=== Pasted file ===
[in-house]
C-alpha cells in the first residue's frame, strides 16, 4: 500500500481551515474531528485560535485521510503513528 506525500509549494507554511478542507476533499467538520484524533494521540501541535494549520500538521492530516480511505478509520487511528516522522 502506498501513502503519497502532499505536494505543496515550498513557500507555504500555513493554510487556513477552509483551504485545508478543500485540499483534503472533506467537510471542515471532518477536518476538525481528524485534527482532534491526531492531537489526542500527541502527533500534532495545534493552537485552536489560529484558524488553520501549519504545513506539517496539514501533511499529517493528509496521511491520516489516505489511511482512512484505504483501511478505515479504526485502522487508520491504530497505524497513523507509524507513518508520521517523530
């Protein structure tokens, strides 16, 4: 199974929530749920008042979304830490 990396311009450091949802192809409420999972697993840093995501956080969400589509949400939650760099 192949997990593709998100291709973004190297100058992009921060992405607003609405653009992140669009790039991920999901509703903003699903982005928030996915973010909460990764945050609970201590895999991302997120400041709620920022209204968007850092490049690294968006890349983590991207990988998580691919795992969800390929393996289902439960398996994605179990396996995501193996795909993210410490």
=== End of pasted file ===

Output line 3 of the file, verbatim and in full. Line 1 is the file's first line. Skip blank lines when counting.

């Protein structure tokens, strides 16, 4: 199974929530749920008042979304830490 990396311009450091949802192809409420999972697993840093995501956080969400589509949400939650760099 192949997990593709998100291709973004190297100058992009921060992405607003609405653009992140669009790039991920999901509703903003699903982005928030996915973010909460990764945050609970201590895999991302997120400041709620920022209204968007850092490049690294968006890349983590991207990988998580691919795992969800390929393996289902439960398996994605179990396996995501193996795909993210410490």